Extending Circulating Tumor DNA Analysis to Ultralow Abundance Mutations: Techniques and Challenges

Research output: Contribution to journalReview ArticleResearchpeer-review

Abstract

Liquid biopsies that analyze circulating tumor DNA (ctDNA) hold great promise in the guidance of clinical treatment for various cancers. However, the innate characteristics of ctDNA make it a difficult target: ctDNA is highly fragmented, and found at very low concentrations, both in absolute terms and relative to wildtype species. Clinically relevant target sequences often differ from the wildtype species by a single DNA base pair. These characteristics make analyzing mutant ctDNA a uniquely difficult process. Despite this, techniques have recently emerged for analyzing ctDNA, and have been used in pilot studies that showed promising results. These techniques each have various drawbacks, either in their analytical capabilities or in practical considerations, which restrict their application to many clinical situations. Many of the most promising potential applications of ctDNA require assay characteristics that are not currently available, and new techniques with these properties could have benefits in companion diagnostics, monitoring response to treatment and early detection. Here we review the current state of the art in ctDNA detection, with critical comparison of the analytical techniques themselves. We also examine the improvements required to expand ctDNA diagnostics to more advanced applications and discuss the most likely pathways for these improvements.

Original languageEnglish
Pages (from-to)540-560
Number of pages21
JournalACS Sensors
Volume3
Issue number3
DOIs
Publication statusPublished - 23 Mar 2018

Keywords

  • assay development
  • cancer
  • cell-free DNA
  • circulating tumor DNA
  • liquid biopsy
  • multiplex
  • sample-limited
  • sensitivity
  • specificity

Cite this

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title = "Extending Circulating Tumor DNA Analysis to Ultralow Abundance Mutations: Techniques and Challenges",
abstract = "Liquid biopsies that analyze circulating tumor DNA (ctDNA) hold great promise in the guidance of clinical treatment for various cancers. However, the innate characteristics of ctDNA make it a difficult target: ctDNA is highly fragmented, and found at very low concentrations, both in absolute terms and relative to wildtype species. Clinically relevant target sequences often differ from the wildtype species by a single DNA base pair. These characteristics make analyzing mutant ctDNA a uniquely difficult process. Despite this, techniques have recently emerged for analyzing ctDNA, and have been used in pilot studies that showed promising results. These techniques each have various drawbacks, either in their analytical capabilities or in practical considerations, which restrict their application to many clinical situations. Many of the most promising potential applications of ctDNA require assay characteristics that are not currently available, and new techniques with these properties could have benefits in companion diagnostics, monitoring response to treatment and early detection. Here we review the current state of the art in ctDNA detection, with critical comparison of the analytical techniques themselves. We also examine the improvements required to expand ctDNA diagnostics to more advanced applications and discuss the most likely pathways for these improvements.",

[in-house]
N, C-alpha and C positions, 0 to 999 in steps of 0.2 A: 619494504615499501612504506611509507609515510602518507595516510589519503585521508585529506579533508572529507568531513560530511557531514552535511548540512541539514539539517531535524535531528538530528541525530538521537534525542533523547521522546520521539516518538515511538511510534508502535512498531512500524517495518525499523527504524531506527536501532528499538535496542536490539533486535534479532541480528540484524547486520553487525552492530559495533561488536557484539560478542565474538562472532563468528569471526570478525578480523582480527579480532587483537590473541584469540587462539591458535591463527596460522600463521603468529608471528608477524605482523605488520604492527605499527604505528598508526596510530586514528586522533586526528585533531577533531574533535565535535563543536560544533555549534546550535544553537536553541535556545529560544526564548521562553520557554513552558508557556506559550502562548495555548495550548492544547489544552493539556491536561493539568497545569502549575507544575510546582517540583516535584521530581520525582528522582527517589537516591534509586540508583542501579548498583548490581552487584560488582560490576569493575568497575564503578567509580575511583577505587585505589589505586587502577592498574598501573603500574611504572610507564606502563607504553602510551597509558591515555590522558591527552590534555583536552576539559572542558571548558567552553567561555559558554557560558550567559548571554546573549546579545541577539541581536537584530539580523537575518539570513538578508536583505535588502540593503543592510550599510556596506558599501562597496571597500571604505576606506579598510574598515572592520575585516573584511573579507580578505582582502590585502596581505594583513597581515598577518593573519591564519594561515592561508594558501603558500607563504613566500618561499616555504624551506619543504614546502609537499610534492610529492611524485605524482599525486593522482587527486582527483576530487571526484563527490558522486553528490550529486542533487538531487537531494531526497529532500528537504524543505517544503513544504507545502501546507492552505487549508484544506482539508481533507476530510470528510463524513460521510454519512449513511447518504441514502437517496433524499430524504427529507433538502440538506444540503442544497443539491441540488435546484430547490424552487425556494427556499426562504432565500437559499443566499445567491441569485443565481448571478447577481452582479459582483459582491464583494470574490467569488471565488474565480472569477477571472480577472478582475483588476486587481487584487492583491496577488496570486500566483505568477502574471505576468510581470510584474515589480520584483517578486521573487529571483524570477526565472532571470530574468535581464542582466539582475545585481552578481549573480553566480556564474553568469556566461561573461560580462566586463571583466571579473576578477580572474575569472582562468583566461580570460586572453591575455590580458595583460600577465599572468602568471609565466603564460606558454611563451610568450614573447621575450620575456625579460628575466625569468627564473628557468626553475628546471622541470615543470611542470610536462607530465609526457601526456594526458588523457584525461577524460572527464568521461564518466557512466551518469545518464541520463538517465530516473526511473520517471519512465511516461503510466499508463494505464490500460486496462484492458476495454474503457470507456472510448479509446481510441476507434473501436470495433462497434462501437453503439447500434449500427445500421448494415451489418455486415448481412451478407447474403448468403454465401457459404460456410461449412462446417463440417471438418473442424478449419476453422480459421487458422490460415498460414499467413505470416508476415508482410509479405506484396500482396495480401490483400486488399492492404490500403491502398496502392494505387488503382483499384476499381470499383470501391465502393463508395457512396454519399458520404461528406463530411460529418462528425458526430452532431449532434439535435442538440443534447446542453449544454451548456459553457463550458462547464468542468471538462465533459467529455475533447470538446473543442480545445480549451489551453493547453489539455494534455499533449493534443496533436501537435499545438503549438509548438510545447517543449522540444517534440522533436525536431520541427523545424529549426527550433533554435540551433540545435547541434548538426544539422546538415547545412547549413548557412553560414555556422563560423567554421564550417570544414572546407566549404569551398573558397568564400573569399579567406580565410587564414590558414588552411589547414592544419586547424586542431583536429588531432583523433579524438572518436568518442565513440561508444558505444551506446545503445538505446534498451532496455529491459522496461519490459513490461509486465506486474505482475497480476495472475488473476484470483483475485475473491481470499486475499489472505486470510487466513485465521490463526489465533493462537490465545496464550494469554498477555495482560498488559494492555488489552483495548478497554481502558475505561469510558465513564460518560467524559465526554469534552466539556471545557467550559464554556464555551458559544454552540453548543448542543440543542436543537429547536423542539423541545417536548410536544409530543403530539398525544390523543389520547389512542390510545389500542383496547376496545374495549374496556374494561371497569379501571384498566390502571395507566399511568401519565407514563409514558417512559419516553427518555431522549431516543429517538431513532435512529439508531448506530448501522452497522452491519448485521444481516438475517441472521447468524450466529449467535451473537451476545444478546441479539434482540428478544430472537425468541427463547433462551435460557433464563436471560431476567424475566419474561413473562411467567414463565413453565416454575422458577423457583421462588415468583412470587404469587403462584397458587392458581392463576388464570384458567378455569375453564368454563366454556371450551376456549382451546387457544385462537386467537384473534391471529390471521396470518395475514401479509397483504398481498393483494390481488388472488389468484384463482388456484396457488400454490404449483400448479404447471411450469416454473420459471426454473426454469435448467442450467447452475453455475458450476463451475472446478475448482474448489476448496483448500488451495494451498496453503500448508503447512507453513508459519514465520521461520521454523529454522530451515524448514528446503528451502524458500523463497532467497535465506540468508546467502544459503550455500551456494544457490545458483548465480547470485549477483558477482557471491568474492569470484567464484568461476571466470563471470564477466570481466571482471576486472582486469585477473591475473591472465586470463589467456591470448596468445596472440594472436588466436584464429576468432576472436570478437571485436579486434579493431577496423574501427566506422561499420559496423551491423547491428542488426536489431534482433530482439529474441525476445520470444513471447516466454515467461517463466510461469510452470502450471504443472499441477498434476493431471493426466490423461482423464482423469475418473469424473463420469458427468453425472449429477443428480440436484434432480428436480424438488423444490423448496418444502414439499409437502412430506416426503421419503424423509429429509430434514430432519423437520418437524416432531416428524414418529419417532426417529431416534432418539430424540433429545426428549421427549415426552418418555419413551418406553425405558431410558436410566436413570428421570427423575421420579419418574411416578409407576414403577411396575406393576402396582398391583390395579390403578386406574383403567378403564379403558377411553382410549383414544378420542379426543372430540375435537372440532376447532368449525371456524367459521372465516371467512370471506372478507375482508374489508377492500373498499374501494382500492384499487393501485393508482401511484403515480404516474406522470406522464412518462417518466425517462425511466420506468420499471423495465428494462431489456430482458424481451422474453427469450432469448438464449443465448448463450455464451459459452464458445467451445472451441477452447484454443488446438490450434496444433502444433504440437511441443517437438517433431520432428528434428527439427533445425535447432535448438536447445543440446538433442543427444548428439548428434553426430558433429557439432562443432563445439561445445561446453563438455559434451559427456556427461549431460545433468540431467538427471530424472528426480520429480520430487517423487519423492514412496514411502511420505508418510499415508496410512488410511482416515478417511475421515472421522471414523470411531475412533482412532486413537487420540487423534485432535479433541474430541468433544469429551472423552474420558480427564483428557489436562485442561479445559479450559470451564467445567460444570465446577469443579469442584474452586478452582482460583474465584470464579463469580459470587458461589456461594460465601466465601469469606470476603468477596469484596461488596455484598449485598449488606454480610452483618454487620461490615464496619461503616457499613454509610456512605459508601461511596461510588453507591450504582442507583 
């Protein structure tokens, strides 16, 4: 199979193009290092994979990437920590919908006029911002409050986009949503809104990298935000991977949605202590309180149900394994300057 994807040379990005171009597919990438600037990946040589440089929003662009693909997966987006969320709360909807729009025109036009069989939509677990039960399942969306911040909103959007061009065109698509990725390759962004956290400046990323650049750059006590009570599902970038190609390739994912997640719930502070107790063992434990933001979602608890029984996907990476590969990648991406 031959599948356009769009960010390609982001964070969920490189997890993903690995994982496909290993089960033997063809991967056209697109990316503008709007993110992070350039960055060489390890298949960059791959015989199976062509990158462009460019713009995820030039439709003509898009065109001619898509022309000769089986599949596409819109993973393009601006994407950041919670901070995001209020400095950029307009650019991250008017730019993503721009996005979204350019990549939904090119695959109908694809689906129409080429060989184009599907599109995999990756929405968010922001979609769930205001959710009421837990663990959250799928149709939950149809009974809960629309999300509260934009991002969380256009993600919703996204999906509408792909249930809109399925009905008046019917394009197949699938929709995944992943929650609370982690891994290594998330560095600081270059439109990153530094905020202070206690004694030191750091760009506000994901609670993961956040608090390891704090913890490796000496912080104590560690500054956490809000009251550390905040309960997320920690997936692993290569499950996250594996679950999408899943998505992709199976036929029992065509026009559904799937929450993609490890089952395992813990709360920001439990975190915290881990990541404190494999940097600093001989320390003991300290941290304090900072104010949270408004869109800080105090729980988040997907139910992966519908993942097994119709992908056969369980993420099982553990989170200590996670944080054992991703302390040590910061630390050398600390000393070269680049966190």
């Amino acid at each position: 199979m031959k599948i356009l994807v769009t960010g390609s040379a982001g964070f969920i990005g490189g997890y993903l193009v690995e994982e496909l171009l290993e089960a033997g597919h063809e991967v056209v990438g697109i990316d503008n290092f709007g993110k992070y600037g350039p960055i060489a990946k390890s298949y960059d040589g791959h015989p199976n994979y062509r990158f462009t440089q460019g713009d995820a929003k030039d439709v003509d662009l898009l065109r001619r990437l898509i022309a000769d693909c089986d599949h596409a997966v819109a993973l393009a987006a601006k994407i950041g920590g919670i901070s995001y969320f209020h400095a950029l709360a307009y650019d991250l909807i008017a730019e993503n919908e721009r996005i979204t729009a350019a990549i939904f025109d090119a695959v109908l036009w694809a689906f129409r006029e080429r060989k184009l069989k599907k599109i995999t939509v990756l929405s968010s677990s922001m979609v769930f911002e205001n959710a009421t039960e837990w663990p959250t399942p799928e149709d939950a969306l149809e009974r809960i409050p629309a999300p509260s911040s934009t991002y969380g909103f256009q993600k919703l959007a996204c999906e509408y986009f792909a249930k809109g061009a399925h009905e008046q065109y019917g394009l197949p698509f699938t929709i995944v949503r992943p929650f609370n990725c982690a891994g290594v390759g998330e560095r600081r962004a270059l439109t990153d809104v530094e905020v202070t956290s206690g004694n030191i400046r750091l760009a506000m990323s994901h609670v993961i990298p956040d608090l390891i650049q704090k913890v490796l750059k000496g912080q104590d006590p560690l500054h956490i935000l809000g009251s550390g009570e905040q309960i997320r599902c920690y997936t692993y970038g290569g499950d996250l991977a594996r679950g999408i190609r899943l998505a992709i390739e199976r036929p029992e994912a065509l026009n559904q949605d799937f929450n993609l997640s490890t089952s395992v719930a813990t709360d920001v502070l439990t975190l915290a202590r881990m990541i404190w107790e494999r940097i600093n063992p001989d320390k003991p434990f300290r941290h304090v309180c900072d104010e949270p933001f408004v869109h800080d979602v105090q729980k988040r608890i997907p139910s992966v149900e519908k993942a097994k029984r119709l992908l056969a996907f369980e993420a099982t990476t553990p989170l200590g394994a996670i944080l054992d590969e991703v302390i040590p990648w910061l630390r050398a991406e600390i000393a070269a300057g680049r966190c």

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Extending Circulating Tumor DNA Analysis to Ultralow Abundance Mutations : Techniques and Challenges. / Rodda, Andrew E.; Parker, Bradyn J.; Spencer, Andrew; Corrie, Simon R.

In: ACS Sensors, Vol. 3, No. 3, 23.03.2018, p. 540-560.

Research output: Contribution to journalReview ArticleResearchpeer-review

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N2 - Liquid biopsies that analyze circulating tumor DNA (ctDNA) hold great promise in the guidance of clinical treatment for various cancers. However, the innate characteristics of ctDNA make it a difficult target: ctDNA is highly fragmented, and found at very low concentrations, both in absolute terms and relative to wildtype species. Clinically relevant target sequences often differ from the wildtype species by a single DNA base pair. These characteristics make analyzing mutant ctDNA a uniquely difficult process. Despite this, techniques have recently emerged for analyzing ctDNA, and have been used in pilot studies that showed promising results. These techniques each have various drawbacks, either in their analytical capabilities or in practical considerations, which restrict their application to many clinical situations. Many of the most promising potential applications of ctDNA require assay characteristics that are not currently available, and new techniques with these properties could have benefits in companion diagnostics, monitoring response to treatment and early detection. Here we review the current state of the art in ctDNA detection, with critical comparison of the analytical techniques themselves. We also examine the improvements required to expand ctDNA diagnostics to more advanced applications and discuss the most likely pathways for these improvements.

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